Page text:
Tuesday June 07, 2022

India achieves 10% ethanol blending target in petrol

India achieves 10% ethanol blending target in petrol

India is looking at an indicative target of 20% ethanol blending in petrol by the year 2030.

On World Environment Day, Indian Prime Minister Narendra Modi announced that India has achieved the target of 10% ethanol blending in petrol five months before deadline.

Making the announcement at a programme on the ‘Save Soil Movement’, which coincided with the World Environment Day, PM Modi cited a number of measures taken by his government to protect the environment, saying its efforts have been multi-dimensional despite the country having a negligible role in climate change.

The rise in ethanol blending in petrol from two per cent in 2014 to 10% now has reduced carbon emission by 2.7 million tonnes and saved Rs 41,000 crore of forex reserve. This has also brought Rs 400,000 million of income to farmers, he added. In his address, the prime minister also said India has also achieved its goal of having 40 per cent of its installed power generation from non-fossil fuel-based sources nine years before the deadline.

According to a Government of India press release, the Indian government has been promoting the Ethanol Blended Petrol (EBP) Programme. The ‘National Policy on Biofuels’ notified by the Government in 2018 envisaged an indicative target of 20% ethanol blending in petrol by the year 2030. However, considering the encouraging performance, due to various interventions made by the Government since 2014, the target of 20% ethanol blending was advanced from 2030 to 2025-26.

A “Roadmap for Ethanol Blending in India 2020-25” was also released by the Prime Minister in June 2021, which laid out a detailed pathway for achieving 20% ethanol blending. This roadmap also mentioned an intermediate milestone of 10% blending to be achieved by November 2022.

However, the target of 10% blending under the programme was achieved much ahead of the targeted timeline of November 2022 due to the coordinated efforts of Public Sector Oil Marketing Companies (OMCs). The press release adds that this achievement in the course of the last eight years has not only augmented India’s energy security but also translated into a forex impact, reduced greenhouse gas (GHG) emissions and led to the expeditious payment of over Rs 406,000 million to farmers. With all the initiatives taken by the Government, the EBP Programme is on track to achieve the target of 20% blending by 2025-26.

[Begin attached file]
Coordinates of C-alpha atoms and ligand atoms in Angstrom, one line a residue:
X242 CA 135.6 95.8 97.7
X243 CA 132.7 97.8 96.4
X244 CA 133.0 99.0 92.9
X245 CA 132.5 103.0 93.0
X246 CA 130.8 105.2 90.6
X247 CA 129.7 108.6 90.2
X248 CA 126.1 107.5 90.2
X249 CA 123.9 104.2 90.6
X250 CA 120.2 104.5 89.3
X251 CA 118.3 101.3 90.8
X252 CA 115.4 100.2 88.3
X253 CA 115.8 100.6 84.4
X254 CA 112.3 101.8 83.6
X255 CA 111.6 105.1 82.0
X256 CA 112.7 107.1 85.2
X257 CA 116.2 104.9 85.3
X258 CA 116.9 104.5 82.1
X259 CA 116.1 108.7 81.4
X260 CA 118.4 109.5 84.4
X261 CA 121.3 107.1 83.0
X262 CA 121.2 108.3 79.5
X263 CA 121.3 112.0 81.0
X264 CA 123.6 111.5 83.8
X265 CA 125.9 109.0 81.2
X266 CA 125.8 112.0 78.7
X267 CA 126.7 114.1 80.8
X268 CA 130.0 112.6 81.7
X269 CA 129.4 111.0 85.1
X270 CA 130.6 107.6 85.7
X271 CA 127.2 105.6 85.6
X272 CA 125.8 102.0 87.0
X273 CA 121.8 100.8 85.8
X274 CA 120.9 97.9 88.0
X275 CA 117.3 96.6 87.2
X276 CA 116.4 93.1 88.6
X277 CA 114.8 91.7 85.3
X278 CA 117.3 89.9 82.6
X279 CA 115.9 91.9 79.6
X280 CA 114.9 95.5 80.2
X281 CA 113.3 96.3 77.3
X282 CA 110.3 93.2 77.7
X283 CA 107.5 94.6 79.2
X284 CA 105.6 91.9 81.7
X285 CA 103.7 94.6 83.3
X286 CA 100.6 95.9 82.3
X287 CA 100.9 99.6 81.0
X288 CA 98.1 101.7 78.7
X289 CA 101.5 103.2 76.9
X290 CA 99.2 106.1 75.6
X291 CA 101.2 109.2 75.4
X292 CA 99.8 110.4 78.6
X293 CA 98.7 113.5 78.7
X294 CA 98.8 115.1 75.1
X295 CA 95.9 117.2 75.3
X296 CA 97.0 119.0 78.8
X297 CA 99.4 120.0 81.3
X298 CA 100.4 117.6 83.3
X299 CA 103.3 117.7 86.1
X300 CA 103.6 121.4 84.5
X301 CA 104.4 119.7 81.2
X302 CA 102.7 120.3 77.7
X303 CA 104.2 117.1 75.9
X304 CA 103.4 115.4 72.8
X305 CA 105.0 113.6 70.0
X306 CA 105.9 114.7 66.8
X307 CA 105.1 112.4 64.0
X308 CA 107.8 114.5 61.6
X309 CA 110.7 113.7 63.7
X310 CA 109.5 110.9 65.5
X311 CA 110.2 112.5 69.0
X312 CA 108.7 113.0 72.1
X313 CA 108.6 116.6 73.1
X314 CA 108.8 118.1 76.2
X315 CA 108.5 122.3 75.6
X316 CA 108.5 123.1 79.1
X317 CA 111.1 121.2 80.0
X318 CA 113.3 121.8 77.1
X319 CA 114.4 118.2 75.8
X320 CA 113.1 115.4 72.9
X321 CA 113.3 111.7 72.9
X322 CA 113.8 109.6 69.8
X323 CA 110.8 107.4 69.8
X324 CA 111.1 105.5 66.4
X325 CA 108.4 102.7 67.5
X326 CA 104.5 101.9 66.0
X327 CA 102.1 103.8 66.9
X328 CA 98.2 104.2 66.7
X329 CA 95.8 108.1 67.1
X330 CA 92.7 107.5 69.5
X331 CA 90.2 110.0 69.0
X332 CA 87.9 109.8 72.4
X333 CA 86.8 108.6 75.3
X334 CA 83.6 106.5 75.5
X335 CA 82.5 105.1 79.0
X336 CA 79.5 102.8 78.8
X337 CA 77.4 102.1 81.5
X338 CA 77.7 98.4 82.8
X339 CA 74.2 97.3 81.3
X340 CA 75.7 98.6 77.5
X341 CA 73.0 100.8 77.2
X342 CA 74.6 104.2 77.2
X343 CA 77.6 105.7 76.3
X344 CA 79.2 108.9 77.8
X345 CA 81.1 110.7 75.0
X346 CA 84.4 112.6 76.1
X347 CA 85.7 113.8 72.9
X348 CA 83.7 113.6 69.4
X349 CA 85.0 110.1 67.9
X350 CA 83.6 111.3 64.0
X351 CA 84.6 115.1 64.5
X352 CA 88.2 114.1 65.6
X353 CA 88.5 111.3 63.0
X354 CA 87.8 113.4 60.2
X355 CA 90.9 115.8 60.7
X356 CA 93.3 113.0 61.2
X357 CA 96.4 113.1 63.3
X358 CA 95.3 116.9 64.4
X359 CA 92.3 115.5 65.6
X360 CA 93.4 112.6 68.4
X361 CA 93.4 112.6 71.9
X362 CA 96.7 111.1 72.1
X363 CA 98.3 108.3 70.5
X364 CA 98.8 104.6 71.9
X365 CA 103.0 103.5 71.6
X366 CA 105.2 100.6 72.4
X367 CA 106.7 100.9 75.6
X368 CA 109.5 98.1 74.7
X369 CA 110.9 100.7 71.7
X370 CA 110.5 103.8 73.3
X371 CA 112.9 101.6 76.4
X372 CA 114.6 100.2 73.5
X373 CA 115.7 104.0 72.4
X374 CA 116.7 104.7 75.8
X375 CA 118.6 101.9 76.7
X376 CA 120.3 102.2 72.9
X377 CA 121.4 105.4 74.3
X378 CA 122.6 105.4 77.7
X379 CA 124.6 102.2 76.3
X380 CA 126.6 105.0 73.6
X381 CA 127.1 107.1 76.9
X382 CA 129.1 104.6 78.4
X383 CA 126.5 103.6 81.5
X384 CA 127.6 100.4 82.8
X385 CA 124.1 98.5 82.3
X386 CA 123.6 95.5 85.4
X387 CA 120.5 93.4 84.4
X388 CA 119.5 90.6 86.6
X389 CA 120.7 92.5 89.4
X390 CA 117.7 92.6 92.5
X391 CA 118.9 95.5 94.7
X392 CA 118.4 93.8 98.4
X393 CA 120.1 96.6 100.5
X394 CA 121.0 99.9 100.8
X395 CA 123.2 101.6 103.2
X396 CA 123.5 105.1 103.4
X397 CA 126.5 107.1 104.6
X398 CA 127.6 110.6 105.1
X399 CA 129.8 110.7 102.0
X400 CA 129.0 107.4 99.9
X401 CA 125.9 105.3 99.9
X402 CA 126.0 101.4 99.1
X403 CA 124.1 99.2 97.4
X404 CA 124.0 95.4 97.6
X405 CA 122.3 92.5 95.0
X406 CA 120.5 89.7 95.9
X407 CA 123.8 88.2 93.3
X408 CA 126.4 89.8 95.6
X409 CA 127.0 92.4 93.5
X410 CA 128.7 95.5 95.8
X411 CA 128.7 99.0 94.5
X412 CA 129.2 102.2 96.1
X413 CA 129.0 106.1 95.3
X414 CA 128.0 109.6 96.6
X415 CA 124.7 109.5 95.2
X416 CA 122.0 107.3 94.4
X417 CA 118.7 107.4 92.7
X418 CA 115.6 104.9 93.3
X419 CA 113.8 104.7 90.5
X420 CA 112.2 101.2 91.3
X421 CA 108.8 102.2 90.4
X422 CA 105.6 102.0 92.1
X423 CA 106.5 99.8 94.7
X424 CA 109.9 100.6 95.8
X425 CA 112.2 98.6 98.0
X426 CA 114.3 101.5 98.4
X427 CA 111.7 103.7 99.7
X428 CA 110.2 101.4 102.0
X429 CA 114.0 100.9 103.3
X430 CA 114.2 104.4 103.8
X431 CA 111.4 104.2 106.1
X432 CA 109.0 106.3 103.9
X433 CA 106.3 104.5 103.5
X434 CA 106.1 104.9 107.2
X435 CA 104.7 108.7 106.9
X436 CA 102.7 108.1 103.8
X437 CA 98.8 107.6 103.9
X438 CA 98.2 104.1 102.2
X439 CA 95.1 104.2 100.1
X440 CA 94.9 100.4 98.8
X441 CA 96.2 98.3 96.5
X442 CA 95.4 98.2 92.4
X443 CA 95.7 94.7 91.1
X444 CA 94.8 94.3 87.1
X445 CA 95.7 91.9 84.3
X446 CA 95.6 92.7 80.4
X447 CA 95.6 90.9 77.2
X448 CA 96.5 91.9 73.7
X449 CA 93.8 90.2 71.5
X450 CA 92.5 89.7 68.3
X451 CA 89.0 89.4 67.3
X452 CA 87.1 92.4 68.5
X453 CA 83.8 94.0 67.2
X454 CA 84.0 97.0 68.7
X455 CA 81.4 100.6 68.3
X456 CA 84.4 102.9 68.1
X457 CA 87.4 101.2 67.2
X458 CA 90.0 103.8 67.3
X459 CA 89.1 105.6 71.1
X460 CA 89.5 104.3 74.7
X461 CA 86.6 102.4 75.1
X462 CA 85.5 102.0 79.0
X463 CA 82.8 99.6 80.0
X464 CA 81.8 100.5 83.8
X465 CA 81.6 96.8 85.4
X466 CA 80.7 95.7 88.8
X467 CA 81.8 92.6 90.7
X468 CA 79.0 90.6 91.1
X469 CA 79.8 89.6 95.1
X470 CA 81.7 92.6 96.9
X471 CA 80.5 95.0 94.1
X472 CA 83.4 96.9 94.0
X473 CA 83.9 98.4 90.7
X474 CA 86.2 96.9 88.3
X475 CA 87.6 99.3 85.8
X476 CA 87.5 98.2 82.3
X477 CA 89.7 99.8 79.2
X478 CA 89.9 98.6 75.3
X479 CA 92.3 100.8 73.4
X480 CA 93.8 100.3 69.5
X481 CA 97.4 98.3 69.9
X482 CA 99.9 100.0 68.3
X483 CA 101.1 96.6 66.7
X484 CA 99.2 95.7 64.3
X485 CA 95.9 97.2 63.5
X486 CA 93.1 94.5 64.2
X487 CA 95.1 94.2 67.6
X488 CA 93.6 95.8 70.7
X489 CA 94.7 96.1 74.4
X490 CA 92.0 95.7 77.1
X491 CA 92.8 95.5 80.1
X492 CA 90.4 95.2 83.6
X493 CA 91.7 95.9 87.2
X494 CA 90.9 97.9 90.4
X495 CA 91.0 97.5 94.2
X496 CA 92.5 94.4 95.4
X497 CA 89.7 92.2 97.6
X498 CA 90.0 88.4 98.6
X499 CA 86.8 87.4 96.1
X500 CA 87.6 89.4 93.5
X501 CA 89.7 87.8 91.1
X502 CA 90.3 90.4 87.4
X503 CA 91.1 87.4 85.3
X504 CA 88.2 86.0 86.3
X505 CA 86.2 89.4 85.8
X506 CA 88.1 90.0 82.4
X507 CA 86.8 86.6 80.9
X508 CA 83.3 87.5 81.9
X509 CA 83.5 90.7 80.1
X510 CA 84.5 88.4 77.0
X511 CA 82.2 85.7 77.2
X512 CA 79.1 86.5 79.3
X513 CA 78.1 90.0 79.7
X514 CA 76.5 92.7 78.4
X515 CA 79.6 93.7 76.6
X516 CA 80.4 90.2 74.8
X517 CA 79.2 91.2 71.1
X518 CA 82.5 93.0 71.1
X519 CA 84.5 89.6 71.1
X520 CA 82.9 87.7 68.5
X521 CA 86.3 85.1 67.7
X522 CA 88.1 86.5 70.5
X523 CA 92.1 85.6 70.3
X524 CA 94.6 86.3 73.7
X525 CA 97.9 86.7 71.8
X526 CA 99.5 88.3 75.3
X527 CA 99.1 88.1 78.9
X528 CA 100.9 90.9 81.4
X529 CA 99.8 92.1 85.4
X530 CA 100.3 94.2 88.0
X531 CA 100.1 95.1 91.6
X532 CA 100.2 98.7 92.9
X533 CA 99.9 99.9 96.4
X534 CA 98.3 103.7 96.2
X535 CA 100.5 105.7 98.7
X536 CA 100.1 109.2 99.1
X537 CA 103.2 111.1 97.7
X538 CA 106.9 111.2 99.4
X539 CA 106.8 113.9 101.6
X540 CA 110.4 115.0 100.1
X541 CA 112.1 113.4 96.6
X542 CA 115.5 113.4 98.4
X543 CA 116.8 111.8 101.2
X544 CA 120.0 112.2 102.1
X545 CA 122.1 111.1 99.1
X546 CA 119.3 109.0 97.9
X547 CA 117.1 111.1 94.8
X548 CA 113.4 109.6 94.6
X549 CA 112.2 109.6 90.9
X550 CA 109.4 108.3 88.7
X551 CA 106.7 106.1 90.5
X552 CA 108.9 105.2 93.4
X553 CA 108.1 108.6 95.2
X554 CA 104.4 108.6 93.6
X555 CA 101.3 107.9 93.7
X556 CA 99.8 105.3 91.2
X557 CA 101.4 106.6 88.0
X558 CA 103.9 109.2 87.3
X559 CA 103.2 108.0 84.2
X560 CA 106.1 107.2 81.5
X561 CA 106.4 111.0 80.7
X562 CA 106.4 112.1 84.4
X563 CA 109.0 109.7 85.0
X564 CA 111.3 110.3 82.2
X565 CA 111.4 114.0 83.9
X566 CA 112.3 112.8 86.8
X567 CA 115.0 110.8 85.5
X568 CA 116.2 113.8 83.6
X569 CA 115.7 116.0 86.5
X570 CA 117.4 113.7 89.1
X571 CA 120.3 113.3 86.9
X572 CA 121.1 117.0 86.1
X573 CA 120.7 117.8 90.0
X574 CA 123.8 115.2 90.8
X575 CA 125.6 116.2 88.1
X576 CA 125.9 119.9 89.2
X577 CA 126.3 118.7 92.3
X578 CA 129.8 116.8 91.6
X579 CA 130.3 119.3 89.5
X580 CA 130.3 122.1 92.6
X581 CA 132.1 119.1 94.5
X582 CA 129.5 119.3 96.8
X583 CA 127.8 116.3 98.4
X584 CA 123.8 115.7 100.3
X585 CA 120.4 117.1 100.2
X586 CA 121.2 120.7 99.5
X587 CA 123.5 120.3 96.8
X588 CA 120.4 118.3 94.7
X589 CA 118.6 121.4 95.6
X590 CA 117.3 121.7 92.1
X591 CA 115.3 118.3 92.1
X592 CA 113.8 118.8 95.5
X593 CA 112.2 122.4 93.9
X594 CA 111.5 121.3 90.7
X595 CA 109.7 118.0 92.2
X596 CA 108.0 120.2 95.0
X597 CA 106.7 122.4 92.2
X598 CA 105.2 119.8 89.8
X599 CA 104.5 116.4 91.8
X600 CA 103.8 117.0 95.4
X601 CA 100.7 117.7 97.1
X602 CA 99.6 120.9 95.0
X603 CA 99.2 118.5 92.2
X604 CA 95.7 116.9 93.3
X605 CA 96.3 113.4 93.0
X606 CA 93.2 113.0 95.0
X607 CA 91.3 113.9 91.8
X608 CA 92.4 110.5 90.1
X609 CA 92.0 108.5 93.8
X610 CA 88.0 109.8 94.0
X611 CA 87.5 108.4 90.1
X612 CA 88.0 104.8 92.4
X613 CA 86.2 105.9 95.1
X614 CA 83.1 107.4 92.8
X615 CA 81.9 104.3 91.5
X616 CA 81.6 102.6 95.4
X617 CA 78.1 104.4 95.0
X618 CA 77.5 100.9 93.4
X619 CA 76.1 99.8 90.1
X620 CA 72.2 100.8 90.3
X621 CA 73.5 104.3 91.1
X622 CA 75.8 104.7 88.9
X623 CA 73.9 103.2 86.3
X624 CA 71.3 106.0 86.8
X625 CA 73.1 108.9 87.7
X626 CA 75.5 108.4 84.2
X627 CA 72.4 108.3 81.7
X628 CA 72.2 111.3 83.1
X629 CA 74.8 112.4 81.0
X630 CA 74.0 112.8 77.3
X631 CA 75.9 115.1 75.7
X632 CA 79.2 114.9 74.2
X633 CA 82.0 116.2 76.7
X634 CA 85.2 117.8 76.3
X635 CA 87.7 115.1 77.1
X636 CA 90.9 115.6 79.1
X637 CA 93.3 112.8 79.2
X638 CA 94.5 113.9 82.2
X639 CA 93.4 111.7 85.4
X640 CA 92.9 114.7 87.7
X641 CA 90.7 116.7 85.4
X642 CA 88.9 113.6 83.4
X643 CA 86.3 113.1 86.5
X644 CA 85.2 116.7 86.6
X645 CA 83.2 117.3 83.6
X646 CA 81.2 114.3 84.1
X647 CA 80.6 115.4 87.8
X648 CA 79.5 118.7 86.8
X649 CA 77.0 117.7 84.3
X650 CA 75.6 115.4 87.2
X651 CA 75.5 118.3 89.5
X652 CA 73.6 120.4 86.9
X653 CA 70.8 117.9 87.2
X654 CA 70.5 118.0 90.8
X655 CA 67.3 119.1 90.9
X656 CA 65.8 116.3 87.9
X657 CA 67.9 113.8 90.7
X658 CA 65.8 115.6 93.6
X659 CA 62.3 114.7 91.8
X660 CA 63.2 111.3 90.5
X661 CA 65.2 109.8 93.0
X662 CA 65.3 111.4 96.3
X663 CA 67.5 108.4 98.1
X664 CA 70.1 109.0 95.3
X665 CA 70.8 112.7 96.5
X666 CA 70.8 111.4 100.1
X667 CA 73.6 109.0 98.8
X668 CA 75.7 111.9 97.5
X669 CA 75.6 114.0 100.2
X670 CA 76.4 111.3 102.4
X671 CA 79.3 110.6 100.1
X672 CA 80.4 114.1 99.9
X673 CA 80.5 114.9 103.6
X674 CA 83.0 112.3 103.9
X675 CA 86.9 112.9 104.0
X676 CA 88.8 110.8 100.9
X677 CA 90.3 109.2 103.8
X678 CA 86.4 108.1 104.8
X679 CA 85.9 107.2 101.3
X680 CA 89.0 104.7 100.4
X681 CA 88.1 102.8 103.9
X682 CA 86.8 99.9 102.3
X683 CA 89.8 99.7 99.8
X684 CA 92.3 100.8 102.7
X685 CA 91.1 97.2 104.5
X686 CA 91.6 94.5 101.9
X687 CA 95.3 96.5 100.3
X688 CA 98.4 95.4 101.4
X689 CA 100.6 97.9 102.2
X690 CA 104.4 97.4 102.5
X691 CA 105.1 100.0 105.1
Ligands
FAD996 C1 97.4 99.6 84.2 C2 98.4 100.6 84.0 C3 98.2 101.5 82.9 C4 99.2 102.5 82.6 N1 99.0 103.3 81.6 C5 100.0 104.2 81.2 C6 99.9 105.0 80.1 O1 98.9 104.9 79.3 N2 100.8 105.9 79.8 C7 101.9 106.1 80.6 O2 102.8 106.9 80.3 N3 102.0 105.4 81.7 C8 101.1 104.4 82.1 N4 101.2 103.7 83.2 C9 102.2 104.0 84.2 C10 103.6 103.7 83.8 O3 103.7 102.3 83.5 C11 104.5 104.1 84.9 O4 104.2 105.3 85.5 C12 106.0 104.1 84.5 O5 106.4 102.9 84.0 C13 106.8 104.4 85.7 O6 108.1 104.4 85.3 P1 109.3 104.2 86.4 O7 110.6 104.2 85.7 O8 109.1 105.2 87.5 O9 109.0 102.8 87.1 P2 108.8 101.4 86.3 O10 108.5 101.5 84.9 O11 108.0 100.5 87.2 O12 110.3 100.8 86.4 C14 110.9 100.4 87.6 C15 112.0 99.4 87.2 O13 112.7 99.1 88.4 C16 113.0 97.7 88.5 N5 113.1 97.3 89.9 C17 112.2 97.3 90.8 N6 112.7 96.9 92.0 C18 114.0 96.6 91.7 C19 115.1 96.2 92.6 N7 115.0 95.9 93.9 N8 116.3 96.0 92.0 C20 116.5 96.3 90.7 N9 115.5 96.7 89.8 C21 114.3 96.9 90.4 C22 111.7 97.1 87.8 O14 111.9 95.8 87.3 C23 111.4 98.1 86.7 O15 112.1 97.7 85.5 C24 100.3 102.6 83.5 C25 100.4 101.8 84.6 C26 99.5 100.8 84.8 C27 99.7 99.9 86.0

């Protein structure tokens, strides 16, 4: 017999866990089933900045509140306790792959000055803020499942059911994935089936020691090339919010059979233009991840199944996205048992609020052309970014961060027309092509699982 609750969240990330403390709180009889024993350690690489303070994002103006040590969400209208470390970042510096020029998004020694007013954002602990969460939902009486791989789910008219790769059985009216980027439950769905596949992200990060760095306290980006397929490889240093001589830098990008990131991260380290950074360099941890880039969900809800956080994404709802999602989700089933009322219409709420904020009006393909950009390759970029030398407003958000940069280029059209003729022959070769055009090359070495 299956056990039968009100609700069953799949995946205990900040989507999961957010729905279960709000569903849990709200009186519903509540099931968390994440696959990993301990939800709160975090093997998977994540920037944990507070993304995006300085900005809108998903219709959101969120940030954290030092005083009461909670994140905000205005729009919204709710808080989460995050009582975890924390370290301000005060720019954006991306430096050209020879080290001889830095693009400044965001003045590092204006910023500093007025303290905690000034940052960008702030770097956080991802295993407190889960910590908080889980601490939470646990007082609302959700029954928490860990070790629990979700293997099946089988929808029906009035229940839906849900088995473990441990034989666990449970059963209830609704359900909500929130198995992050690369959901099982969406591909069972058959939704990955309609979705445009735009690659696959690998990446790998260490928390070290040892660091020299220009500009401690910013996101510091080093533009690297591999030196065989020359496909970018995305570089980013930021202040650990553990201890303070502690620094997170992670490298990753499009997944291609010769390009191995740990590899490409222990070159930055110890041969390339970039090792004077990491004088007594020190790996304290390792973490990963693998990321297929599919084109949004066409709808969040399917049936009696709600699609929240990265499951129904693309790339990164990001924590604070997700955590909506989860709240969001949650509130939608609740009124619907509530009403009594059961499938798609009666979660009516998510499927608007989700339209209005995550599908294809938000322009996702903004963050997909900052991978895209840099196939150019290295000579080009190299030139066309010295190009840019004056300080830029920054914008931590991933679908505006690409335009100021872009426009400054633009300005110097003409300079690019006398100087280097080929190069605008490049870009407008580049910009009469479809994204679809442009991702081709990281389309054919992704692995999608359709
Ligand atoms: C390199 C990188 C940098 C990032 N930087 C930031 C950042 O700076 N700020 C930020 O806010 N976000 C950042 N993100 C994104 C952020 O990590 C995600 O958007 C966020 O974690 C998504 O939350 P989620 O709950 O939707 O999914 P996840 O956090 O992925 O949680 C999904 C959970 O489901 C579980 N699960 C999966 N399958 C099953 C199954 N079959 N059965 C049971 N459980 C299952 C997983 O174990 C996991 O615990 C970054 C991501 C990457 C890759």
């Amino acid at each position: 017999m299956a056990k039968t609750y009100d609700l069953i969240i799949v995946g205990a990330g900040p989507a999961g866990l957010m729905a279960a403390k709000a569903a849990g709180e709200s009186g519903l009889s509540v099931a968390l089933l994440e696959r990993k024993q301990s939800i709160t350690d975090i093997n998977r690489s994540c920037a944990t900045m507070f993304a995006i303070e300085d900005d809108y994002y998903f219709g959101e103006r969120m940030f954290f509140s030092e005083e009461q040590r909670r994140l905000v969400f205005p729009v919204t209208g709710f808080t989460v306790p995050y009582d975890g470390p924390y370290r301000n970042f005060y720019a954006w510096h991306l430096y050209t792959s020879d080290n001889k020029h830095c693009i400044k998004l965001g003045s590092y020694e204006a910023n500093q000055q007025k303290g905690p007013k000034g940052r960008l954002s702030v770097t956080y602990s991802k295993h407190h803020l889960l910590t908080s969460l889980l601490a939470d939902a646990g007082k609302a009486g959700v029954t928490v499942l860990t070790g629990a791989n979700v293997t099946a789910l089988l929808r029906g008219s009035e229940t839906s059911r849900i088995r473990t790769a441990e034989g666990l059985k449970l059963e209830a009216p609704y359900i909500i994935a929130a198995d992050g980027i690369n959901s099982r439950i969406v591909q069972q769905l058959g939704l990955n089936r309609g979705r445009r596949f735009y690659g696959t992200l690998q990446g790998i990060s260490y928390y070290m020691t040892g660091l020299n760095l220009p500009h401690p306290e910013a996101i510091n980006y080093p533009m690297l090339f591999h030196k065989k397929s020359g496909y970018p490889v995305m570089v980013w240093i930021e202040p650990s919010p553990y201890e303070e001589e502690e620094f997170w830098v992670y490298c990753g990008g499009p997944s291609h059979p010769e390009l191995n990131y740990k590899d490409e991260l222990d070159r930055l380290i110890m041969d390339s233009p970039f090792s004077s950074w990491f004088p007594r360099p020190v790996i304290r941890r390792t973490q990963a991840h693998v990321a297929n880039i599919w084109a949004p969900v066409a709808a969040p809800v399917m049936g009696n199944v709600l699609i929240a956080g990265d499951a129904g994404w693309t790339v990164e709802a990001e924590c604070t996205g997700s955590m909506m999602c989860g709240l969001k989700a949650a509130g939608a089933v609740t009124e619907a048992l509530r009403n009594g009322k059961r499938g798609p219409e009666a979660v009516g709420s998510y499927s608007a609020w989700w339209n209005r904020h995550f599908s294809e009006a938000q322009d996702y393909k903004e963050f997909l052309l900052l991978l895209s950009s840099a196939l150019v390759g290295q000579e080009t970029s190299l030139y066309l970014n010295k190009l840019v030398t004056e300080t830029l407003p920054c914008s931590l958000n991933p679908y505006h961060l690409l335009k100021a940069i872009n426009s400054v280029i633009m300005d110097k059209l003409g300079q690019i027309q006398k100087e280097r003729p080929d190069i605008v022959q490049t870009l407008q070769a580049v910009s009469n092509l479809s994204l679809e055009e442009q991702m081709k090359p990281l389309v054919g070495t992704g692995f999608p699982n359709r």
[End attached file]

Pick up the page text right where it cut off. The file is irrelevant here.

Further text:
An article by The Print, however, points out that this is despite many issues being raised on the viability of food grain-sourced ethanol to achieve 20 per cent blending with petrol by 2025, particularly concerning food security and water scarcity. Currently, most petrol available across pumps in India is the ‘E10’ variety — a blend of the fuel with about 5 to 10 per cent ethanol. The government wants to increase the amount of ethanol-blending in petrol to the ‘E20’ level which will have between 15-20% per cent ethanol blended in the fuel. This is in a bid to reduce India’s dependence on imported crude oil, as India imports 85 per cent of its crude oil.

The Print article states that there are some serious questions being asked on ethanol blending, and the push by the government has seen stocks of sugar mills and alcohol companies rise, but valid concerns remain about food supplies being diverted to ethanol production, particularly as a food crisis looms globally. At the same time, the investments required by oil companies to maintain multiple supply chains for numerous fuels will increasingly become an issue.

The US Department of Energy defines ethanol is a renewable fuel made from various plant materials collectively known as ‘biomass’. Ethanol (CH3CH2OH) is a clear, colorless liquid. It is also known as ethyl alcohol, grain alcohol, and EtOH. Ethanol has the same chemical formula regardless of whether it is produced from starch- or sugar-based feedstocks, such as corn grain (as it primarily is in the United States), sugar cane (as it primarily is in Brazil), or from cellulosic feedstocks (such as wood chips or crop residues).

Ethanol has a higher octane number than gasoline, providing premium blending properties. Minimum octane number requirements for gasoline prevent engine knocking and ensure drivability. Lower-octane gasoline is blended with 10% ethanol to attain the standard 87 octane. Ethanol contains less energy per gallon than gasoline, to varying degrees, depending on the volume percentage of ethanol in the blend. Denatured ethanol (98% ethanol) contains about 30% less energy than gasoline per gallon. Ethanol’s impact on fuel economy is dependent on the ethanol content in the fuel and whether an engine is optimized to run on gasoline or ethanol.

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